Drinking eggnog. Wrapping gifts. Hallmark Christmas movies. These are all perfectly fine ways to get in the holiday mood, but sometimes I find myself wanting something different. Maybe something that will connect me to New England's historic roots, or evokes the increasing December darkness. Or maybe a folktale about murderous Christmas elves, or a tale about a snowy Massachusetts seaport with unholy secrets...
I've published this list before, but here it is again: those books that really put me in the Yuletide mood. I reread some of these every year. What are your favorite holiday folklore books or strange Christmas tales?
Ever wonder why Americans celebrate Christmas the way we do? Nissenbaum’s book traces the development of our modern child-focused and gift-focused holiday from the raucous holidays of the past. Several chapters in The Battle for Christmas focus specifically on early New England, looking at why the Puritans hated Christmas, which people celebrated Christmas despite it being banned, and how capitalism shaped the holiday. Christmas used to be a multi-week drunken orgy when the lower classes extorted food and liquor from the wealthy. Nissenbaum explains how it became a holiday where we sit peacefully around Christmas trees and exchange presents.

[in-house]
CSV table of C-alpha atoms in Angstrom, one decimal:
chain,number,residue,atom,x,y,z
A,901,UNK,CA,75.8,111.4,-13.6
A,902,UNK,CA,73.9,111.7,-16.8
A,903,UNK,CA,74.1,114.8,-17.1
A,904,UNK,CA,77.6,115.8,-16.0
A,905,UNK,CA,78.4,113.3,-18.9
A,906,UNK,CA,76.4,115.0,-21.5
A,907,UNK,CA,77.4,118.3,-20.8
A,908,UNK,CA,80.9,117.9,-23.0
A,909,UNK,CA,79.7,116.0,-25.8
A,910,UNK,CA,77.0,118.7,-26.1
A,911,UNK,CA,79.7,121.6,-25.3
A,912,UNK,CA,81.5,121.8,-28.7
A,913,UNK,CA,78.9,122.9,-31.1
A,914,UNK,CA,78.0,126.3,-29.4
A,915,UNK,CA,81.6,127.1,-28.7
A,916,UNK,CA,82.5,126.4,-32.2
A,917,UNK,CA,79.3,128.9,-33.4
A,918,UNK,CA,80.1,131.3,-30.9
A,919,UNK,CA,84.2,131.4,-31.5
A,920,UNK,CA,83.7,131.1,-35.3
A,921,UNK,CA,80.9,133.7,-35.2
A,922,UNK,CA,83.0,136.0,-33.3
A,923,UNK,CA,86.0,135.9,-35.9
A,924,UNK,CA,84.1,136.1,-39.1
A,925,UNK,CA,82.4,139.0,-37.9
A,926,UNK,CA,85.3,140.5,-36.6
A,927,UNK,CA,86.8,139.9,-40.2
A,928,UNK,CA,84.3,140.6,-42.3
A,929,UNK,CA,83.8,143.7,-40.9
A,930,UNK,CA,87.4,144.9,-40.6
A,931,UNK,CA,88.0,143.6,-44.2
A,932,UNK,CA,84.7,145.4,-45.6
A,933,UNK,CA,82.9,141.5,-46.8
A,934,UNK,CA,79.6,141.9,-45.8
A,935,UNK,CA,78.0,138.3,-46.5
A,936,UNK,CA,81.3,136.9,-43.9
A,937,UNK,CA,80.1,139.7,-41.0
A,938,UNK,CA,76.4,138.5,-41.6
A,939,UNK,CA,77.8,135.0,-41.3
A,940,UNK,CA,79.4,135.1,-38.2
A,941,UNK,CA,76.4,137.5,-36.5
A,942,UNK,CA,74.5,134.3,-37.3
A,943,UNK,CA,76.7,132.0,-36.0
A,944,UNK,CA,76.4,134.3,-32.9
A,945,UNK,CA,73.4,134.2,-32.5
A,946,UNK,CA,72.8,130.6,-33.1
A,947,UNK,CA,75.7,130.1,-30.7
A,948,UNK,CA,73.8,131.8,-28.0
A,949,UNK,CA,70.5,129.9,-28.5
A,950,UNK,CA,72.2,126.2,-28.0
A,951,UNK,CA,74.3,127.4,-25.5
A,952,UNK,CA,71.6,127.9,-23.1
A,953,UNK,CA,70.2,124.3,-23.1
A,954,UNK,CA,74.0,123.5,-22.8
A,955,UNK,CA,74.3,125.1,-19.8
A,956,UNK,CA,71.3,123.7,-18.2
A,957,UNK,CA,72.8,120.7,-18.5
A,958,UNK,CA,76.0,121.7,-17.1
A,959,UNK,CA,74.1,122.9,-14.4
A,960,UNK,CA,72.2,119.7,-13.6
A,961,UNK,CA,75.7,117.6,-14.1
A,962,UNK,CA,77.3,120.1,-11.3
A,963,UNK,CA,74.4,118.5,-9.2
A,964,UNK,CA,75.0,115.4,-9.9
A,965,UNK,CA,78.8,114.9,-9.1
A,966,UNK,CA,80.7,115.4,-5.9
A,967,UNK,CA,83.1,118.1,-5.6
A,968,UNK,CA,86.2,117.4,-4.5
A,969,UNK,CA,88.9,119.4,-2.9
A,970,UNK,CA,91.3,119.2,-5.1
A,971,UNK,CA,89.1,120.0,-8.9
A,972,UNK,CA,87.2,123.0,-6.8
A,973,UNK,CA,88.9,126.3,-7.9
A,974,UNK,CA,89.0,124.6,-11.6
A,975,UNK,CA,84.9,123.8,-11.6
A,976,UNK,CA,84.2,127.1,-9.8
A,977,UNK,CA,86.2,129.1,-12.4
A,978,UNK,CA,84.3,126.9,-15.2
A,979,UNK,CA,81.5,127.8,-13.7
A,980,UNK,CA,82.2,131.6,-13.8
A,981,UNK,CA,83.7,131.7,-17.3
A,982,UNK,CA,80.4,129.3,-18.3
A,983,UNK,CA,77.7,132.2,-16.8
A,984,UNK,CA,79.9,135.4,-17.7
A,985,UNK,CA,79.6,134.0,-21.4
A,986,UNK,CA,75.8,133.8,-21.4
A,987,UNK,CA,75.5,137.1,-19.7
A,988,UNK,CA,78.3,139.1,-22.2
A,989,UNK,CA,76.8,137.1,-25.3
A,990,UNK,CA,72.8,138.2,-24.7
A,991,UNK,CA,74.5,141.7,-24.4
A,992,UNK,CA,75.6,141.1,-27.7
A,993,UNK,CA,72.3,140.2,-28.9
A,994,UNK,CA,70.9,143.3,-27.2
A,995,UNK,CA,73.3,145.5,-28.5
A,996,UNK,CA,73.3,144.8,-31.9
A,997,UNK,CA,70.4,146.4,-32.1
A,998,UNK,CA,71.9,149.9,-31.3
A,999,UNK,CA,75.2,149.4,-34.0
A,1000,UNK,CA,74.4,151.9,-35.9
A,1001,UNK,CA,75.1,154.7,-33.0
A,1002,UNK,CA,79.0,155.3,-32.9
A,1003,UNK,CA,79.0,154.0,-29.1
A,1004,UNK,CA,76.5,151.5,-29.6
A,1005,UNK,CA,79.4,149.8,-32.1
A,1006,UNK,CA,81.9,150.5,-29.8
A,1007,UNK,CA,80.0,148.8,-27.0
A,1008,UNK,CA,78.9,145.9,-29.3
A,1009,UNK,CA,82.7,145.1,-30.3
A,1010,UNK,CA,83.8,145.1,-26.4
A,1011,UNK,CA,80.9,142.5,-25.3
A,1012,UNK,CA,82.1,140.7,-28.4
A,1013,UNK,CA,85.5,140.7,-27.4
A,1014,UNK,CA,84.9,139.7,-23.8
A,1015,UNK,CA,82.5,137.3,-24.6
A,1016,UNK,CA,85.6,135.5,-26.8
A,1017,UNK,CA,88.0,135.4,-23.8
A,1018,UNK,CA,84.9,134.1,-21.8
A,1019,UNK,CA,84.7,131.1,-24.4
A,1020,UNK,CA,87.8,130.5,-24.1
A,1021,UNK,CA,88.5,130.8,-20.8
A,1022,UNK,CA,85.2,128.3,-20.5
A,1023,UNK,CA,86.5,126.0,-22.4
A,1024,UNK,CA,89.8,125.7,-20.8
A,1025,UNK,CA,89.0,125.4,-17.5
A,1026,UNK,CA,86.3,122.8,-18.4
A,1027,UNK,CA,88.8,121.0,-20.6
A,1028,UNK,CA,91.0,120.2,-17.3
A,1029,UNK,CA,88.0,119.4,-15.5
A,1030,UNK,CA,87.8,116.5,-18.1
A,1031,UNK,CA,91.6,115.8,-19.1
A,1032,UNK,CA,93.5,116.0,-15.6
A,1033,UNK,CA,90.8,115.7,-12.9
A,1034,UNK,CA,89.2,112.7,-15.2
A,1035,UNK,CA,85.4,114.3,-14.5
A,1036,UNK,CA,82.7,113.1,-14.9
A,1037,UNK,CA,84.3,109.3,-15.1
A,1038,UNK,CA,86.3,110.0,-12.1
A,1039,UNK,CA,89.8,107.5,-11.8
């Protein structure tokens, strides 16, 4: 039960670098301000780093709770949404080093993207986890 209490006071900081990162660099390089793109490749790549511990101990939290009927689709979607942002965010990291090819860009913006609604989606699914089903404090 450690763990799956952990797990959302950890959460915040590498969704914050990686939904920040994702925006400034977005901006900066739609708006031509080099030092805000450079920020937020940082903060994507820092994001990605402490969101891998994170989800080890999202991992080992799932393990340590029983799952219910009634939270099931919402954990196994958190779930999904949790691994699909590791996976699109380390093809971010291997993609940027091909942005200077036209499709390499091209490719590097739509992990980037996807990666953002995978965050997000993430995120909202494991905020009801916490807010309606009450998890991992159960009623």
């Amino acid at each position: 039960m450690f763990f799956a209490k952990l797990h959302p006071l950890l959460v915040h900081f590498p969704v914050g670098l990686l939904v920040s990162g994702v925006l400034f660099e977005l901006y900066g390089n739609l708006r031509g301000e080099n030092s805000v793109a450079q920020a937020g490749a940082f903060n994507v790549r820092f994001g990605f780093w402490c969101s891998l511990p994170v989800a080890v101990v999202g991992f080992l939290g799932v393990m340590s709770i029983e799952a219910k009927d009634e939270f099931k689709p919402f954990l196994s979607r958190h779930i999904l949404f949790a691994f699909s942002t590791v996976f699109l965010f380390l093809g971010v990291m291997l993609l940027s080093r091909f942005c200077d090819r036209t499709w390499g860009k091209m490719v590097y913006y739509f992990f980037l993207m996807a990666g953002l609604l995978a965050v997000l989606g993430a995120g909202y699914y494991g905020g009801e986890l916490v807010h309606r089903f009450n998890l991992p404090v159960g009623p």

Do you exchange presents at Christmas time? Do you incorporate Santa Claus into you celebrations? Do you spend the holiday with your family? If you answered yes to any of these questions, you can thank Clement Clarke Moore. Moore was a prominent New York City clergyman who was annoyed at the drunken Christmas celebrations that kept disrupting his family’s peaceful home. Moore wrote “A Visit from St. Nicholas’ in 1823 to encourage a gentler, sober and more familial holiday. And it worked! Moore’s poem permanently shaped the way Americans and much of the world celebrate Christmas.
Again, no connection to New England, but lots of dark folk stories from Iceland. Many of them are set at Christmas time. The elves in these tales are not cute and whimsical, but instead are strange, dangerous, and often murderous. As are the trolls, witches, and lustful ghosts with shattered skulls who appear. Merry Christmas? This book is holiday reading for those of you who wish every holiday was like Halloween.